With Godzilla becoming a hero for children, Toei decided adults needed some giant monster entertainment. They crafted Kyôryuu: Kaichô no densetsu (Dinosaurs: Legend of the Strange Bird). They failed miserably, creating two dinosaurs so phony, so fake, that audiences back in the 1930s would have picked out the flaws. Not all the violence and gore in the world disguises that this is an awful, miserable attempt at a giant monster movie.
This is one of those real oddities dinosaur and monster fans have to deal with. It's not very well known, and there are multiple reasons for that. The movie is, most obviously, a dull rip-off of Jaws. The Plesiosaur is a stalking beast, emerging from the water whenever someone is dumb enough to come close enough. There's a plodding, lumbering pace at work, and that has nothing to do with the dinosaur's immobility.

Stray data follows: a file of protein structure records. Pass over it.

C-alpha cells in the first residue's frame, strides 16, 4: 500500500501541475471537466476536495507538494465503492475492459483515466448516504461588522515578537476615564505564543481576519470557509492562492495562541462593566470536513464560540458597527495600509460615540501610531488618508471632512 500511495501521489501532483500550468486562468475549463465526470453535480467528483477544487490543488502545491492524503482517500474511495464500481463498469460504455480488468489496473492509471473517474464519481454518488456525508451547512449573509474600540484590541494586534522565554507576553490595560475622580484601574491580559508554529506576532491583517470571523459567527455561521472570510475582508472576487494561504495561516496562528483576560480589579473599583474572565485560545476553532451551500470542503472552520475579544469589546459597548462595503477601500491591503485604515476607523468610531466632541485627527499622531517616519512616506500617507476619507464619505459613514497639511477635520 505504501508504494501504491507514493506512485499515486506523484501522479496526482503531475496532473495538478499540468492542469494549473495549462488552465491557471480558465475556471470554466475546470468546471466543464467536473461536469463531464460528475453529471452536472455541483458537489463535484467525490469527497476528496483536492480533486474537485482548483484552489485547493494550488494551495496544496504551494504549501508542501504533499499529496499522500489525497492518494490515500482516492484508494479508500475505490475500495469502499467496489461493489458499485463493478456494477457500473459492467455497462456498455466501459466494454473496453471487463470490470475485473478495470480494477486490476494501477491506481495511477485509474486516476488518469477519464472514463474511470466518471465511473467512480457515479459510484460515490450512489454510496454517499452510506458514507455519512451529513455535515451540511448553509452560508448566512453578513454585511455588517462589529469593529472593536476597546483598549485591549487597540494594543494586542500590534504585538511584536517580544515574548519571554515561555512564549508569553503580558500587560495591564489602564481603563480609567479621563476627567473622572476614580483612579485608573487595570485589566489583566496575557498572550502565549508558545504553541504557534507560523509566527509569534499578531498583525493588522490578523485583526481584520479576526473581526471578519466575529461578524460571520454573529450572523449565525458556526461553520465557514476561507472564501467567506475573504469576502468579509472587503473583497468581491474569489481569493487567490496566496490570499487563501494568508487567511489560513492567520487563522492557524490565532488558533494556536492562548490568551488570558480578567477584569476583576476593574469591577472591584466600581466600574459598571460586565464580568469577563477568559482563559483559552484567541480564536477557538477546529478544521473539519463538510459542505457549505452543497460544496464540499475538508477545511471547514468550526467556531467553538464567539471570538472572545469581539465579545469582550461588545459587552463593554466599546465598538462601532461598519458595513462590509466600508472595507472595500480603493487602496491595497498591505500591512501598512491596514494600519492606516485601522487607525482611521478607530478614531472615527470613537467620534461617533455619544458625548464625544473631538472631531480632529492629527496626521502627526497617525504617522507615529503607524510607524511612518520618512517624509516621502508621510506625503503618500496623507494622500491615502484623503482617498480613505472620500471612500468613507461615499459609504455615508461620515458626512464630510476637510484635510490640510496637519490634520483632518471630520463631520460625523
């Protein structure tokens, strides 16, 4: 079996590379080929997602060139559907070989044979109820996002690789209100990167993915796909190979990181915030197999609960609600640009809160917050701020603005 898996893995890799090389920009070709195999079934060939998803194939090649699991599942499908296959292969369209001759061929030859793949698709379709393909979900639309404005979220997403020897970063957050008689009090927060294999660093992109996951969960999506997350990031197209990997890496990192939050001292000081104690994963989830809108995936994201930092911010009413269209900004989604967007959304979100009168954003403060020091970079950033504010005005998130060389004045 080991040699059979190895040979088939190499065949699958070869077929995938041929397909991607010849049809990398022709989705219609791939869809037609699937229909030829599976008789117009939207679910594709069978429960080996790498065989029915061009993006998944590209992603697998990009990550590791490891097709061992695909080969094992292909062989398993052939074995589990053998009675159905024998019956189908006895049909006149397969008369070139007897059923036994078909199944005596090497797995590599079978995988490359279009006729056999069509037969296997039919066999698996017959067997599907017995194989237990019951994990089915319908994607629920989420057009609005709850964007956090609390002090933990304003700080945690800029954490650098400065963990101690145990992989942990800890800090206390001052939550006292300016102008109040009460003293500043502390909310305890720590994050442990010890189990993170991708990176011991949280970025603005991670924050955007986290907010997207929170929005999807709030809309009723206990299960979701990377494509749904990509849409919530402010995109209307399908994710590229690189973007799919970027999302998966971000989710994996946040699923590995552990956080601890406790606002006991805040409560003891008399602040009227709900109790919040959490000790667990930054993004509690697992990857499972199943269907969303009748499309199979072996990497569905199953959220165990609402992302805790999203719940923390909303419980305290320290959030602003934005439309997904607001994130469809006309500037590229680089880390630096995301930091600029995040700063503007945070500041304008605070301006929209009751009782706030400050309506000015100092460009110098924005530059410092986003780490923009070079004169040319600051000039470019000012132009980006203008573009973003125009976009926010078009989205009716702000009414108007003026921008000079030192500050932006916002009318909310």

The science is absolutely hilarious at times. There's a classic line as a scientist attempts to explain just how the dinosaur is still alive after years of hibernation:
"We know that dinosaurs can only be brought back to life with a level five earthquake."
That folks, is brilliant schlock. As if the movie doesn't seem to care what it does, there's some brief nudity, and an amazing amount of blood. The few deaths would be otherwise mundane if it wasn't for the gore. The way it's directed is so odd it's almost calming. As the Plesiosaur begins to rip a girls leg off, he drops her, only to stand there and watch her bleed to death in the water, spliced with slowly panning close-ups of the gaping maw.
That's how all the deaths are handled, with varying degrees of blood. It seems as if there are two dinosaur models at work here. One is full size, and used for graphic close-ups of bodies being carried off. The other is used for poorly done rear projection sequences and the film's heinous finale.